By Najibullah Lalzoy
Special Forces of the Islamic Emirate of Afghanistan in the Gushta district of eastern Nangarhar province destroyed the barbed wire erected by Pakistani forces on Durand Line. The barbed wire was destroyed and brought to Afghanistan after Pakistani forces reportedly wanted to erect and widen the wire.
Nagarhar province’s provincial head of General Directorate of Intelligence (GDI) Doctor Bashir was leading the operation in the bordering district of Gushta.
A video clip from the scene shows that Doctor Bashir is addressing Pakistani forces and threatening them with harsh repercussions if they do so again.
“Next time if you look bad at Afghanistan, I will come and make this area (only hundreds of meters from Pakistan’s soil) and will make it my frontline to wage war with you. I swear by Allah that waging war with you makes me happier than waging war with Jewish;” says Doctor Bashir.
Unconfirmed reports say that Pakistani forces launched artilleries on Kunar province on Monday night after the incident in the Gushta district of Nangarhar province. Pakistan has nearly completed its barbed wire on the entire Duran Line that stretches approximately 2,400 KM between Pakistan and Afghanistan.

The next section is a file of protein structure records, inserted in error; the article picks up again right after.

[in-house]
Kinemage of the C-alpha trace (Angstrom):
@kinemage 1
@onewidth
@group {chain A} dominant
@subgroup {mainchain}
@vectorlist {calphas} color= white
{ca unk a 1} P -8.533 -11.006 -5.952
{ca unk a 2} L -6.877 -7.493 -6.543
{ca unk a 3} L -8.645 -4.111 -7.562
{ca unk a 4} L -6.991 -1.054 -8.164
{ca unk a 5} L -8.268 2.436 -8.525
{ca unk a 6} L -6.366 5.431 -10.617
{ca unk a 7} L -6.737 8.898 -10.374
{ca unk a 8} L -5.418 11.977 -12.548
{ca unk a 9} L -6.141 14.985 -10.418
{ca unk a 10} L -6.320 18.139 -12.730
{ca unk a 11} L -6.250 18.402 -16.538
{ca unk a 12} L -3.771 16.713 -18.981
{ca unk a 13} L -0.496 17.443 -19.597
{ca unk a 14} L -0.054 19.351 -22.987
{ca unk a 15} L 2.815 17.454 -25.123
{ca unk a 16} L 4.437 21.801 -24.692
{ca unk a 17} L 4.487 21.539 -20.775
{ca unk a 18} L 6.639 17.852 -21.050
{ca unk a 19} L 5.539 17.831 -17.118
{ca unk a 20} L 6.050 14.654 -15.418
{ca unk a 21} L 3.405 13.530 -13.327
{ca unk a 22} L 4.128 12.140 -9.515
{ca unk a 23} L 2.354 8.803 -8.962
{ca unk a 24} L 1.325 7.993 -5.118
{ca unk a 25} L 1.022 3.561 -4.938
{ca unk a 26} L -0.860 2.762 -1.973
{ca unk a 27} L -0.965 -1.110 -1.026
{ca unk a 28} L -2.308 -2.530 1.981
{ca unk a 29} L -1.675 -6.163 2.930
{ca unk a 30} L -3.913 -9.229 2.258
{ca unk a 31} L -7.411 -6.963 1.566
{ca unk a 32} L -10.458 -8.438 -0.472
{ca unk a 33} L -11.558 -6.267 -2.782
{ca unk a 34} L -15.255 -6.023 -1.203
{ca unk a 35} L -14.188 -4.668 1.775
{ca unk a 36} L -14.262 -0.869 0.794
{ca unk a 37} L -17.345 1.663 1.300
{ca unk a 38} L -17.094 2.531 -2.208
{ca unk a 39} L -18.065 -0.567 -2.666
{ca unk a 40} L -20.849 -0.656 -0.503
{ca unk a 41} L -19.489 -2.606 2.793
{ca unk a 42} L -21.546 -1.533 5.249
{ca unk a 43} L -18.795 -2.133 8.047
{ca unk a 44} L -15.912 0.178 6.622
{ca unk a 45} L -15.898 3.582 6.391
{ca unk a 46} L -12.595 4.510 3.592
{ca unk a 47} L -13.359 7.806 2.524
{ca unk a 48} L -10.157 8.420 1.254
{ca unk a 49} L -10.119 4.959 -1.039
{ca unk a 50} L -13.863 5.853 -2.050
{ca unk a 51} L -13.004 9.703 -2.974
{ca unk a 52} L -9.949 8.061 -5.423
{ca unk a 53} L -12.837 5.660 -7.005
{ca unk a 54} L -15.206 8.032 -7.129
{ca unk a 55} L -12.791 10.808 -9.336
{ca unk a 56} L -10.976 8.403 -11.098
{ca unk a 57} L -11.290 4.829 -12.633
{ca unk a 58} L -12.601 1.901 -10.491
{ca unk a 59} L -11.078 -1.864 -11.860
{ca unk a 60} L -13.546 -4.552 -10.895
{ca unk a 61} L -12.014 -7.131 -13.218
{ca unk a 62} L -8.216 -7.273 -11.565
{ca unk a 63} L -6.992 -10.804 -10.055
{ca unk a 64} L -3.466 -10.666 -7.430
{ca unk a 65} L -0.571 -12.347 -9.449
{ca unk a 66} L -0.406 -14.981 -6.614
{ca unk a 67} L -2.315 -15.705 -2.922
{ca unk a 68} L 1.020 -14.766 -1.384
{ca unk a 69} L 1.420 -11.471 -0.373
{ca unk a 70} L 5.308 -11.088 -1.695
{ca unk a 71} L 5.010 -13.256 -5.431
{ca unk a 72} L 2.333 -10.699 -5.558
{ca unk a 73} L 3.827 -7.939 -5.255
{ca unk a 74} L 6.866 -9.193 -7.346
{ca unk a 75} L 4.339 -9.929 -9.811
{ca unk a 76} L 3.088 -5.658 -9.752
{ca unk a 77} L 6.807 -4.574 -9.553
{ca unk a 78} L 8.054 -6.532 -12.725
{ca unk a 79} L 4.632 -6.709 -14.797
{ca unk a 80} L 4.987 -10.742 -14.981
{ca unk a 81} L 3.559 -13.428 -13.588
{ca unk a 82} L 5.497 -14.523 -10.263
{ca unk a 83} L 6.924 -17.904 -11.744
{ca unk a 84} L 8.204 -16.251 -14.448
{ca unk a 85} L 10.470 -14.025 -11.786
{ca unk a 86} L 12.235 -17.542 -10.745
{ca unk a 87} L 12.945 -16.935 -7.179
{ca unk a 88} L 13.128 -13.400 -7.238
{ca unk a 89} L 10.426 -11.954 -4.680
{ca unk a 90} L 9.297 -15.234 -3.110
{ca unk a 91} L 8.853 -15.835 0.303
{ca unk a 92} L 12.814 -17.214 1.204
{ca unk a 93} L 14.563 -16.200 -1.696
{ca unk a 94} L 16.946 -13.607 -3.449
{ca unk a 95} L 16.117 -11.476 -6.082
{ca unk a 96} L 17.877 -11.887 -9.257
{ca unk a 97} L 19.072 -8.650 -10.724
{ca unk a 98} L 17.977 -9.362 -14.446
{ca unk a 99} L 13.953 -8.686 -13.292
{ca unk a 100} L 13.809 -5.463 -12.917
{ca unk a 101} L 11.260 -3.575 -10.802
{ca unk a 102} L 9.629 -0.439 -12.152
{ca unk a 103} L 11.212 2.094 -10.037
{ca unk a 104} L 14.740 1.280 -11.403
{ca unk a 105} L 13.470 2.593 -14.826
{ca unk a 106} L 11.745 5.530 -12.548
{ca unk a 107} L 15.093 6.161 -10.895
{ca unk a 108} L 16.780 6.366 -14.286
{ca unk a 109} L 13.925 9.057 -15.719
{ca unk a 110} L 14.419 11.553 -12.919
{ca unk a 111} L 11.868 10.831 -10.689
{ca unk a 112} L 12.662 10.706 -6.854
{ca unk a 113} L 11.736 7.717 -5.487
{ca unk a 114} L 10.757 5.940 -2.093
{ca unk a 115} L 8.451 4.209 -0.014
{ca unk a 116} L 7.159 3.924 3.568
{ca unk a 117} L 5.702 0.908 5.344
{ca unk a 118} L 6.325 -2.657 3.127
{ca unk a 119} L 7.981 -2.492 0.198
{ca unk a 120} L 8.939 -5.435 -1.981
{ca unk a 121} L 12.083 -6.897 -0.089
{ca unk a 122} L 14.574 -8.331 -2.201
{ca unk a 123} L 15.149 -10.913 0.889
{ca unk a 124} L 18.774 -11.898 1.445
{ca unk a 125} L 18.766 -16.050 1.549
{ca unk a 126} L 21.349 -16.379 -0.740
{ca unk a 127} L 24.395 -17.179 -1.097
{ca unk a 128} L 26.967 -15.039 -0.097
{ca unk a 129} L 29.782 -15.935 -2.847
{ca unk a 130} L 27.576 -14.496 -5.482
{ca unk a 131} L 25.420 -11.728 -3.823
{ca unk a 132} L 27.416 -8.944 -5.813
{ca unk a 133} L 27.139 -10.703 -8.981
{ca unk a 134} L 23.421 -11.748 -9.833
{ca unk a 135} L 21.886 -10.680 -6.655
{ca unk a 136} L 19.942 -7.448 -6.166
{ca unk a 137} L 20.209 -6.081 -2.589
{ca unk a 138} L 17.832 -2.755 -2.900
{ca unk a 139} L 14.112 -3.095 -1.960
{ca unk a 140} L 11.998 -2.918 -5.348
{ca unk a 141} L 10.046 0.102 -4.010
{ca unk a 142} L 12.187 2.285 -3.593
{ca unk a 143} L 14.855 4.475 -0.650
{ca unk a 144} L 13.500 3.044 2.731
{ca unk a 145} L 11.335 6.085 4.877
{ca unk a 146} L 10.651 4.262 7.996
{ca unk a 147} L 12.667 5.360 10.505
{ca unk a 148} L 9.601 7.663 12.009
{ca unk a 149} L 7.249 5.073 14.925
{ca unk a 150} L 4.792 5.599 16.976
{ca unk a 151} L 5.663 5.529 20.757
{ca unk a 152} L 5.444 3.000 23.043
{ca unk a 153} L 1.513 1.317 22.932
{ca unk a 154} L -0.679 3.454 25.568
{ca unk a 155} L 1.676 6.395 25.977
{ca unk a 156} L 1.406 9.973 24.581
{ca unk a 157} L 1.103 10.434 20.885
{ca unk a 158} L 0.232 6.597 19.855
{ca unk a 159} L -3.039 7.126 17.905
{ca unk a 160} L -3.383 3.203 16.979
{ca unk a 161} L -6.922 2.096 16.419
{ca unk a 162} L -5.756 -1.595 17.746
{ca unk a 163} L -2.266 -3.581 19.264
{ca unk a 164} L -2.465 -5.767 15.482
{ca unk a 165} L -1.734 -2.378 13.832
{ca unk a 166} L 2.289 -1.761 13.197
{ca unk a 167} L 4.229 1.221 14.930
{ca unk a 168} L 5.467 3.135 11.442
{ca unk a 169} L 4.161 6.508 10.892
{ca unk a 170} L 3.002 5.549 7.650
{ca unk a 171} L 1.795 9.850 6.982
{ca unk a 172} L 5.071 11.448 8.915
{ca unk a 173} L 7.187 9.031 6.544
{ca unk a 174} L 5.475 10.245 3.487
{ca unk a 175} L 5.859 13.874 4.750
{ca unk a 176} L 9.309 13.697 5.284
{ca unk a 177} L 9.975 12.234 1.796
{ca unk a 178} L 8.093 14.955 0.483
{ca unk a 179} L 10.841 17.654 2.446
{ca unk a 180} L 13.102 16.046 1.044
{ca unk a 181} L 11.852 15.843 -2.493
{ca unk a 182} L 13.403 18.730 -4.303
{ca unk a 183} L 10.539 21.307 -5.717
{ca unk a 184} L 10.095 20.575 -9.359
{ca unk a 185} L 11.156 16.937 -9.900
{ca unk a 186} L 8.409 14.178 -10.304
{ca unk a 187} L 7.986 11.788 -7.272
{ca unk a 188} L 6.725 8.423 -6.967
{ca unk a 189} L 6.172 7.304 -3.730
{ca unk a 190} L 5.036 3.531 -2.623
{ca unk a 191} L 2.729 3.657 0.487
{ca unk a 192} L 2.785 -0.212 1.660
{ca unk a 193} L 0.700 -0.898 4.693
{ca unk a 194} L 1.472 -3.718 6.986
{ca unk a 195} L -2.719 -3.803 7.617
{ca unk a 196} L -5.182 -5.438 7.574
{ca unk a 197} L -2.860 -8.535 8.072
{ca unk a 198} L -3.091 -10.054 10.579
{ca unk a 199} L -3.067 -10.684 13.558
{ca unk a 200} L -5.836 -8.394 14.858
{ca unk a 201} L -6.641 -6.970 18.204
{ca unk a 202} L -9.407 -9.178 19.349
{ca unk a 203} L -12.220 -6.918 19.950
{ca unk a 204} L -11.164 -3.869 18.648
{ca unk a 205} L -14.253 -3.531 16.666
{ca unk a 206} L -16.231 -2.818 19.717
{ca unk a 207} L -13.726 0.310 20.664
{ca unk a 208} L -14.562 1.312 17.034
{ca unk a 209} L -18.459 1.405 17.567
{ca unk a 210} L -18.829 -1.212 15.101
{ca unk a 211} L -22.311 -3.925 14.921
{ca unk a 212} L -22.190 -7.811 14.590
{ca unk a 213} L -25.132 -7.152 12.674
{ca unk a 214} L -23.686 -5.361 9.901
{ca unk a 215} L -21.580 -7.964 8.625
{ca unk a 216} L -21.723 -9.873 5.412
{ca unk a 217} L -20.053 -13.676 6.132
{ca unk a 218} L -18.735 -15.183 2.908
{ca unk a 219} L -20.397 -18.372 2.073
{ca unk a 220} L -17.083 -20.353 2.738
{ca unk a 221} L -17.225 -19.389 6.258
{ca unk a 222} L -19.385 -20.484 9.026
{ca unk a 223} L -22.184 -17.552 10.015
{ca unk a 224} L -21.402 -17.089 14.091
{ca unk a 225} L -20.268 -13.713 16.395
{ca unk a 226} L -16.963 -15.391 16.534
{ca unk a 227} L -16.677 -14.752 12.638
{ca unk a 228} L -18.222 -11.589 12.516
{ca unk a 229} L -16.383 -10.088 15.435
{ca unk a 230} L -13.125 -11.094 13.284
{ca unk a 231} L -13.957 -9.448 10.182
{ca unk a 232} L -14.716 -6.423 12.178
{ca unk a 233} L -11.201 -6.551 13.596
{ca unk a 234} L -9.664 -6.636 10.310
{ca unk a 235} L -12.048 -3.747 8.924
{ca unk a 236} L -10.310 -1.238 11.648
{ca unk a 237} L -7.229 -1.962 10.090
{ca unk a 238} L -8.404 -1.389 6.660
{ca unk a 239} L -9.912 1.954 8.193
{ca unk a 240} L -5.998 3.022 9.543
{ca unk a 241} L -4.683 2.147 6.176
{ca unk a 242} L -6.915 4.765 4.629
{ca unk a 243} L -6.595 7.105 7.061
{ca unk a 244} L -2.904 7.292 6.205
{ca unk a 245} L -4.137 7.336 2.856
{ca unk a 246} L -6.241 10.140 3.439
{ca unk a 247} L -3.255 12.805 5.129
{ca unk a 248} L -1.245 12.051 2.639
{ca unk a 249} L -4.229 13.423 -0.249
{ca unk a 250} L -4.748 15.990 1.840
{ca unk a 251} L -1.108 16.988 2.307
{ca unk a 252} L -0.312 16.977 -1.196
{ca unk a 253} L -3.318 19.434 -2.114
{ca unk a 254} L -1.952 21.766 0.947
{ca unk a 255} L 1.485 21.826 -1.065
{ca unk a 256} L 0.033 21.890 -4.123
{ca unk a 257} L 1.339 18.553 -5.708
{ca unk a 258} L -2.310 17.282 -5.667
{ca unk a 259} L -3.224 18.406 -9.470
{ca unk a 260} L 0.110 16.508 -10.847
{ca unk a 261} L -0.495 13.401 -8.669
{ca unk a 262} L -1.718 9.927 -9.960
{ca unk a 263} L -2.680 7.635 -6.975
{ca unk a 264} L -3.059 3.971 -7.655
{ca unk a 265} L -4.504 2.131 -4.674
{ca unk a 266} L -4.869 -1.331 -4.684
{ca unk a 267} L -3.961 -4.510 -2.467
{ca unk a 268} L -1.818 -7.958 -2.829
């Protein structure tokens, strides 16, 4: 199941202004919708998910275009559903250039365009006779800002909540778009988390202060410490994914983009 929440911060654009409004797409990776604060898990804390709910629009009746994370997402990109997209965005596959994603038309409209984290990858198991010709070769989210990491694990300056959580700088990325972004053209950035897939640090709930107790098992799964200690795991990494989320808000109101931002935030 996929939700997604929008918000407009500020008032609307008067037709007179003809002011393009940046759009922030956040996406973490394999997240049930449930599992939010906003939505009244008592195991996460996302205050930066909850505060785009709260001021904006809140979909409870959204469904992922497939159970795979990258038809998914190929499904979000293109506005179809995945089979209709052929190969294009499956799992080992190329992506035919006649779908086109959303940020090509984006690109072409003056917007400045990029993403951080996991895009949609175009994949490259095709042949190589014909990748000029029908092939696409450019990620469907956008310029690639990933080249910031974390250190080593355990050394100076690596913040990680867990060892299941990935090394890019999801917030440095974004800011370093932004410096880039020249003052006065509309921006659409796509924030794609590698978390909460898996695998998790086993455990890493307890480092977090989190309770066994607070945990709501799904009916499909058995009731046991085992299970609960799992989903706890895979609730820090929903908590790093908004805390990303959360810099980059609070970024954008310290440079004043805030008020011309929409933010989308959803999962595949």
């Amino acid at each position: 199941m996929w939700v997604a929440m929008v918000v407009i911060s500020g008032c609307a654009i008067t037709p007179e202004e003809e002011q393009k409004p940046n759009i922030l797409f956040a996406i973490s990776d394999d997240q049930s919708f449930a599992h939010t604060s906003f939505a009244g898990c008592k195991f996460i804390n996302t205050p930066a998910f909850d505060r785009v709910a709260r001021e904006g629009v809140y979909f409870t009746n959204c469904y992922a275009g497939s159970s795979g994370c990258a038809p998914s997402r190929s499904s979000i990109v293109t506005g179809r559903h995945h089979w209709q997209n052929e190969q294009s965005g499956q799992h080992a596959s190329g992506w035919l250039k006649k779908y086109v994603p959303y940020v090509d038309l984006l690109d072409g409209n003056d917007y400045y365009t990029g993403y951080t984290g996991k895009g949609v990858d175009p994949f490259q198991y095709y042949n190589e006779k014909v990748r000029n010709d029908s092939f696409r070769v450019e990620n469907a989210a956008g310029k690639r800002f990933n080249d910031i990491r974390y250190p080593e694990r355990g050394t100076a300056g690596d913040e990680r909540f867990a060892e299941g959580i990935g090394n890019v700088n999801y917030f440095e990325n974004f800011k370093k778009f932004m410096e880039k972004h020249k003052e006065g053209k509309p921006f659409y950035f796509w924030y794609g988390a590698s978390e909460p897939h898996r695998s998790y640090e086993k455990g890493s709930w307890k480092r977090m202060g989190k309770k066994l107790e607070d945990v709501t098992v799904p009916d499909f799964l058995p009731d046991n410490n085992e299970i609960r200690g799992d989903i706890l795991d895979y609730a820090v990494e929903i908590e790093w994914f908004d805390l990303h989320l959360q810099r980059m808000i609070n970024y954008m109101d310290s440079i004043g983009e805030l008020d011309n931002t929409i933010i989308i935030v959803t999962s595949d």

UN monetary assistance
Officials of the United Nations have said that they are busy considering the resumption of the economy of Afghanistan and for that, the UN will allocate a package of $8 billion.
The amount of money that is supposed to be given to Afghanistan in 2022 will be spent to deliver various services in the war-torn country. The package is aimed at providing healthy food for children in schools, creating job opportunities, paying off electricity debts of Afghanistan to central Asian countries, and rebuilding governance beyond humanitarian aids in the country.
Deputy of UN Secretary-General’s special representative to Afghanistan Ramiz Alakabrov said that they do not want to turn to an alternative government in Afghanistan and added that Afghan people need dignity and hope.
He said that it is important for the international community to support them so the gains of the past two decades are preserved in Afghanistan. It comes after the UN had estimated that over half of the population of Afghanistan is starving as foreign aids are stalled and people are suffering from vas unemployment.
Afghan factories to go bankrupt
Officials of Afghanistan’s Chamber of Industry and Mines in a press conference in Kabul said that the lack of cash and freezing assets by the US have put their factories on the verge of bankruptcy.The officials said that the US has frozen nearly ten billion dollars of Afghanistan’s funds that also including $2.5 billion of Afghan investors and industrialists.
Deputy of the Chamber Sherbaz Kaminzada said that over 5,000 factories are now facing a dearth of raw material that will lead to the closure of these factories if not addressed the problems.
Kaminzada said that thousands of workers have been trained and are now busy working at the factories who will also be in danger of losing their jobs.